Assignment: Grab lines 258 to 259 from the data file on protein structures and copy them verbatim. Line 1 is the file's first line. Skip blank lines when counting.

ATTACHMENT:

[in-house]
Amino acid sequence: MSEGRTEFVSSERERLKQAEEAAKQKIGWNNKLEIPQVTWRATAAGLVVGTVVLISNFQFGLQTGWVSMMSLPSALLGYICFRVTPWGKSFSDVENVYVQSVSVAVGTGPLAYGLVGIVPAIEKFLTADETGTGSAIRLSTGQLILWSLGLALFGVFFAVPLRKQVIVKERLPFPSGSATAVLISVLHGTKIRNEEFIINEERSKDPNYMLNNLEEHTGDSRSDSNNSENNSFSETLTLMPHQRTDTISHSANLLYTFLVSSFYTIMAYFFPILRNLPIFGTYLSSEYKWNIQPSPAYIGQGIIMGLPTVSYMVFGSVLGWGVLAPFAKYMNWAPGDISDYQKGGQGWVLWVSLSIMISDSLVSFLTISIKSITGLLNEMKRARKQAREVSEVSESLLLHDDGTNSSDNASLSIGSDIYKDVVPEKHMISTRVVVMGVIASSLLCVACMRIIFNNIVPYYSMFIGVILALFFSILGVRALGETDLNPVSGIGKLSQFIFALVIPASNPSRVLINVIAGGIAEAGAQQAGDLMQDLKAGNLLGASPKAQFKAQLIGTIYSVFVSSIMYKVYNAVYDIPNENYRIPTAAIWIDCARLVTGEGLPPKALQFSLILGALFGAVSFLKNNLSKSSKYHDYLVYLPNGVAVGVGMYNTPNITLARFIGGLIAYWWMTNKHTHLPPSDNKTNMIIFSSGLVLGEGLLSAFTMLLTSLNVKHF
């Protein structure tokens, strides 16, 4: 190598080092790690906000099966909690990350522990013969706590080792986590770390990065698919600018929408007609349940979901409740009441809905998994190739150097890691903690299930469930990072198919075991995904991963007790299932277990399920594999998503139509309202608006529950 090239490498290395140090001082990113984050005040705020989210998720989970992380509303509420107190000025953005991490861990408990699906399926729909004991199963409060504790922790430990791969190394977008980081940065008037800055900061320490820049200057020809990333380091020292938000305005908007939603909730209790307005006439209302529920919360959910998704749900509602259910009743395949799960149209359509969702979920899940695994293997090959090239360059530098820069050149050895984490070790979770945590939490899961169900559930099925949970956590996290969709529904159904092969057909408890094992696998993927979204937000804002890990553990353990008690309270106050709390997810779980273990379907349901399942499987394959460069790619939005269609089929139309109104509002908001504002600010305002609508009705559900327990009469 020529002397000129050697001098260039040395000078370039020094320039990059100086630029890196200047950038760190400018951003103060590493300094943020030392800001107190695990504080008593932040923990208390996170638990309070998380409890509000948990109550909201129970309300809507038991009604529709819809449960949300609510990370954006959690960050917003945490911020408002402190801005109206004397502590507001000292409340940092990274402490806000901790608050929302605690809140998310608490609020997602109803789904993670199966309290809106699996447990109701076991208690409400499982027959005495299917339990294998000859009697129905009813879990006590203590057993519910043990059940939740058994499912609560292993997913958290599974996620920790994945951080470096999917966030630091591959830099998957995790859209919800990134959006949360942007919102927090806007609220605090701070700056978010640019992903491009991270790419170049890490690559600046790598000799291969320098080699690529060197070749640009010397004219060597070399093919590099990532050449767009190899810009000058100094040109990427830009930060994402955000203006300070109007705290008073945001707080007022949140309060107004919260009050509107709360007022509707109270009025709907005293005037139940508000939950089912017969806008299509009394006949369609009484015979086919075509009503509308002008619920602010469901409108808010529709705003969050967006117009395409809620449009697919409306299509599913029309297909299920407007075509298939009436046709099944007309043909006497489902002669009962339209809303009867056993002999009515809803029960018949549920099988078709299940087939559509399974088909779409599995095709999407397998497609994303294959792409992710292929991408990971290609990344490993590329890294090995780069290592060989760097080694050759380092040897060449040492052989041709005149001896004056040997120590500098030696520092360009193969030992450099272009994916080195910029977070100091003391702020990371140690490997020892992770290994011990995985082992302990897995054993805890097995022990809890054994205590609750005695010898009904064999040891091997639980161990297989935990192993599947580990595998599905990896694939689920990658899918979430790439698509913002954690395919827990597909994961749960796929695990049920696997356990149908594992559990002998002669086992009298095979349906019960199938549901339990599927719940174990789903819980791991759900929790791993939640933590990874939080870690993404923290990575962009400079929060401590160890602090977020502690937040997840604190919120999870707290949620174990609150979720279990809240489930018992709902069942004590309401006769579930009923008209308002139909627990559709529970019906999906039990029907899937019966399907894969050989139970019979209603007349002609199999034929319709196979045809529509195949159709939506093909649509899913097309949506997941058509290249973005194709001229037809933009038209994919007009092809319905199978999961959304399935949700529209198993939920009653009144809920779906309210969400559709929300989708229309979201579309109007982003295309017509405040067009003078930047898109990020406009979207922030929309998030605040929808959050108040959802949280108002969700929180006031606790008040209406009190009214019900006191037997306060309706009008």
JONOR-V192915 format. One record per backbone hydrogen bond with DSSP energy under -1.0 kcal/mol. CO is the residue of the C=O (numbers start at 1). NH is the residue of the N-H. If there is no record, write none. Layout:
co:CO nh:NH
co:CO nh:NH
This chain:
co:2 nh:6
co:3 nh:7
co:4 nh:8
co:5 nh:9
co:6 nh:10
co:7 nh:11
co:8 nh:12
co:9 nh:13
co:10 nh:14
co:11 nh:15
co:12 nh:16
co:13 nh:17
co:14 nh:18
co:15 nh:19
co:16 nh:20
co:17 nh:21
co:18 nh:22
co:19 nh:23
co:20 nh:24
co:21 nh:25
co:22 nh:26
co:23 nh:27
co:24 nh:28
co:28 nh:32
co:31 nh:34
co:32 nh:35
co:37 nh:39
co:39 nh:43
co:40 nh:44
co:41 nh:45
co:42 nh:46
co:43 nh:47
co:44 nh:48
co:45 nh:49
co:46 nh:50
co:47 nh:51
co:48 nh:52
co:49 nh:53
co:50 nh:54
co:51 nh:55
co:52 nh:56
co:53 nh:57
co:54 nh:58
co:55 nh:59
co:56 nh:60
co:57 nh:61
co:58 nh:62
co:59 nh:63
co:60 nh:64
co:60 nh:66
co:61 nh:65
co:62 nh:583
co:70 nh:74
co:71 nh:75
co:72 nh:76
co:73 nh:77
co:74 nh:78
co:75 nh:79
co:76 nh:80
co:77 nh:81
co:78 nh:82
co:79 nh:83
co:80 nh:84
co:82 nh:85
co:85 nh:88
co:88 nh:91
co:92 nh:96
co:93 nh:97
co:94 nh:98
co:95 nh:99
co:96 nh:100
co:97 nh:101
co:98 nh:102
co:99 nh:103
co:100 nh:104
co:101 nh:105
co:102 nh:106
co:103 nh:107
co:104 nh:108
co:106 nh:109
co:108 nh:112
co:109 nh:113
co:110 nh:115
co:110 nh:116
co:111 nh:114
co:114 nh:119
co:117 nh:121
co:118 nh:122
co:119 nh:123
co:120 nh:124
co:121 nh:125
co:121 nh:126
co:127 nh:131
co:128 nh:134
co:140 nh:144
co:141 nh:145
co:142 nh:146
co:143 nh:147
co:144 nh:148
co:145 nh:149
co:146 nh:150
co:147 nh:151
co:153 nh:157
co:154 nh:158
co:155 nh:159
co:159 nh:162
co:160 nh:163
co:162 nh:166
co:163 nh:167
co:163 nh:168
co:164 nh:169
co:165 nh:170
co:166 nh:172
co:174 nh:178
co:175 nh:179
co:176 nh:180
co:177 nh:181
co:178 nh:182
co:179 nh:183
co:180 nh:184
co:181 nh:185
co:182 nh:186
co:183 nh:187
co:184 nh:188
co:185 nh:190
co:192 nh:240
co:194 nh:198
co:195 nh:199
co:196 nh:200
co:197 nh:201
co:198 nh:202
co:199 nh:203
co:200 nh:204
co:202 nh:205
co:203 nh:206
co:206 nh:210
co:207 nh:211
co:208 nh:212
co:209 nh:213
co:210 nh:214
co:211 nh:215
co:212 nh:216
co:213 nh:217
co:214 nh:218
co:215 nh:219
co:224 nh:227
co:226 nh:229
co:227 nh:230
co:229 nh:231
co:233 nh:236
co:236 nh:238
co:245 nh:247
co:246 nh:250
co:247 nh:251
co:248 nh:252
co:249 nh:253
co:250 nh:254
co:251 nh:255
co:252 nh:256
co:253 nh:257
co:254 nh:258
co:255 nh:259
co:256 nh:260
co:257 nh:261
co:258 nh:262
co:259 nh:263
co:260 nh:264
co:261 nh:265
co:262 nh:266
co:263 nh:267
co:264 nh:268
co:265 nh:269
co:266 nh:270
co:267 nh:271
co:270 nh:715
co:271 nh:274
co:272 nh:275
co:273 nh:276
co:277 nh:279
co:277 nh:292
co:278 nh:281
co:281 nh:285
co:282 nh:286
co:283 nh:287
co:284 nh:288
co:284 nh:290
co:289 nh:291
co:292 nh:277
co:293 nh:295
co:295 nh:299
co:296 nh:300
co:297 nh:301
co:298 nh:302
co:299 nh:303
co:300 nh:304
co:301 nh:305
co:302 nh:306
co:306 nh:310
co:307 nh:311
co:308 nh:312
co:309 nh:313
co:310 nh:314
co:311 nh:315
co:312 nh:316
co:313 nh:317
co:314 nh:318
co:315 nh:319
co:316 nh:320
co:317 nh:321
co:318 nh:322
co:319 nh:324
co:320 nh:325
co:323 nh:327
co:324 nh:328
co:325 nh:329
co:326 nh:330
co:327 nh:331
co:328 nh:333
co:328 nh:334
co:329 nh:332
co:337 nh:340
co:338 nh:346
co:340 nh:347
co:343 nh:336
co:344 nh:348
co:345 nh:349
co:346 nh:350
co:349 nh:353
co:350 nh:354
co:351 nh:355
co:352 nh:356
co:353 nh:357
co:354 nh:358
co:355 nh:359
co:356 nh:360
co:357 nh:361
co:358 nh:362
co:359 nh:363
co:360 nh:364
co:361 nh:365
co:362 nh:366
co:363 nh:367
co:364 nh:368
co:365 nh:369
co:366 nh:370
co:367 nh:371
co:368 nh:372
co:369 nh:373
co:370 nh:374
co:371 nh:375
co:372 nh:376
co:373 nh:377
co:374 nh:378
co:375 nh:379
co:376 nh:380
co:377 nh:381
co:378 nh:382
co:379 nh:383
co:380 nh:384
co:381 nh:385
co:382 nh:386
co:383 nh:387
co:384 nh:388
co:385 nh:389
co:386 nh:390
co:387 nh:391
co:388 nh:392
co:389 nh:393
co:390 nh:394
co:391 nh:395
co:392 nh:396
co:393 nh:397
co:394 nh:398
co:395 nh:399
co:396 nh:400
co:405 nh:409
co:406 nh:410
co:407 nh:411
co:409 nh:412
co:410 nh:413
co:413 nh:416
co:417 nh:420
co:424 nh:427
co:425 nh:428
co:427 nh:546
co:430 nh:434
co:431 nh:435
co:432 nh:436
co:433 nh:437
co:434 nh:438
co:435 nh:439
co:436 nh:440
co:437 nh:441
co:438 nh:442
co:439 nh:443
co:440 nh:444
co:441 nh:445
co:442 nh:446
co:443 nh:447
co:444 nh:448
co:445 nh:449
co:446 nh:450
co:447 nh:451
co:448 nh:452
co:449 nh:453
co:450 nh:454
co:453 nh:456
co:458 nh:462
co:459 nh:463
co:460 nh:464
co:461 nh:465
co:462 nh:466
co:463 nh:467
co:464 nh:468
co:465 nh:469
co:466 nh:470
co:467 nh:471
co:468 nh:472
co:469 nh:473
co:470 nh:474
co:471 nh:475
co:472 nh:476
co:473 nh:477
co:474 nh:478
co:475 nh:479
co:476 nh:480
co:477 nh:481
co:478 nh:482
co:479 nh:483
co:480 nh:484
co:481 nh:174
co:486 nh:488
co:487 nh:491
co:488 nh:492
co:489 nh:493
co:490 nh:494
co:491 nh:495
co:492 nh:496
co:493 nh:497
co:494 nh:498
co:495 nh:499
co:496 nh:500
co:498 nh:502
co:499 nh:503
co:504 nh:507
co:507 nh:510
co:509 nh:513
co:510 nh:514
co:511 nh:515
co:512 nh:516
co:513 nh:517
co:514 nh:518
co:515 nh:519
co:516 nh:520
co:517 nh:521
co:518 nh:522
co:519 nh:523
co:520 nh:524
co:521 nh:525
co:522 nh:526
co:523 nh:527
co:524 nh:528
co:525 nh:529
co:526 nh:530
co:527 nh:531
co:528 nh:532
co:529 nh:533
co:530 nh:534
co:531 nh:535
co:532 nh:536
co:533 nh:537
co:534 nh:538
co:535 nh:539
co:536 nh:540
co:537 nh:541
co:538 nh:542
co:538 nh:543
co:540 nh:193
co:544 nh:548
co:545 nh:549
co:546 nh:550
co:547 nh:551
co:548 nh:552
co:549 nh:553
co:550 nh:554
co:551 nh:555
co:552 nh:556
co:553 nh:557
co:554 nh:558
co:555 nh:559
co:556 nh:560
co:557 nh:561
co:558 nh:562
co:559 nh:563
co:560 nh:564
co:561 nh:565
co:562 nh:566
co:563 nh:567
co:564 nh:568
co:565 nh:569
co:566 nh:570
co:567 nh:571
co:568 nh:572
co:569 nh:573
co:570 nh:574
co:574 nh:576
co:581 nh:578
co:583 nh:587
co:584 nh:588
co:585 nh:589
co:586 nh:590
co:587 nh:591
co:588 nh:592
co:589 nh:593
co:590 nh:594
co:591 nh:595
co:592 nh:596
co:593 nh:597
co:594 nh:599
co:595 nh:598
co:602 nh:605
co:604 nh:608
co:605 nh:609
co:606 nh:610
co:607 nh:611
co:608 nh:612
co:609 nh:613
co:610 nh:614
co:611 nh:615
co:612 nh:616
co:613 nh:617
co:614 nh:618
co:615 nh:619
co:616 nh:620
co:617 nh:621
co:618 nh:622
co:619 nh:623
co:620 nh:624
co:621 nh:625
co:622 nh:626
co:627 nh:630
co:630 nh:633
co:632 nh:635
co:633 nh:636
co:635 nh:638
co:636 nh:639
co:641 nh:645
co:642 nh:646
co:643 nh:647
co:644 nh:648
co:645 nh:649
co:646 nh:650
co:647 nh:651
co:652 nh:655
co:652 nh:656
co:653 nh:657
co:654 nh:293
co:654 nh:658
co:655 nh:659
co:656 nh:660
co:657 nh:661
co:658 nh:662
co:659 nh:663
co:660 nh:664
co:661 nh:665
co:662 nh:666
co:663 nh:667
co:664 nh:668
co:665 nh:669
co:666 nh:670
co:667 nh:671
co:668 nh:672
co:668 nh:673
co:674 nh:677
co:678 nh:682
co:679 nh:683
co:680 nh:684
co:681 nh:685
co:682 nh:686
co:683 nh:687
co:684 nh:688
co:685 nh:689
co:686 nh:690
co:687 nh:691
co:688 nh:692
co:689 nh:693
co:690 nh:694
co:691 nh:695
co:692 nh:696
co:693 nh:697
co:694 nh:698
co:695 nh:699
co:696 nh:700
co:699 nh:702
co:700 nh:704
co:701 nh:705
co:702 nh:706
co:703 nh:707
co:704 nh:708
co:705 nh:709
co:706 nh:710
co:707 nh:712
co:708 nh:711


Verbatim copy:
co:372 nh:376
co:373 nh:377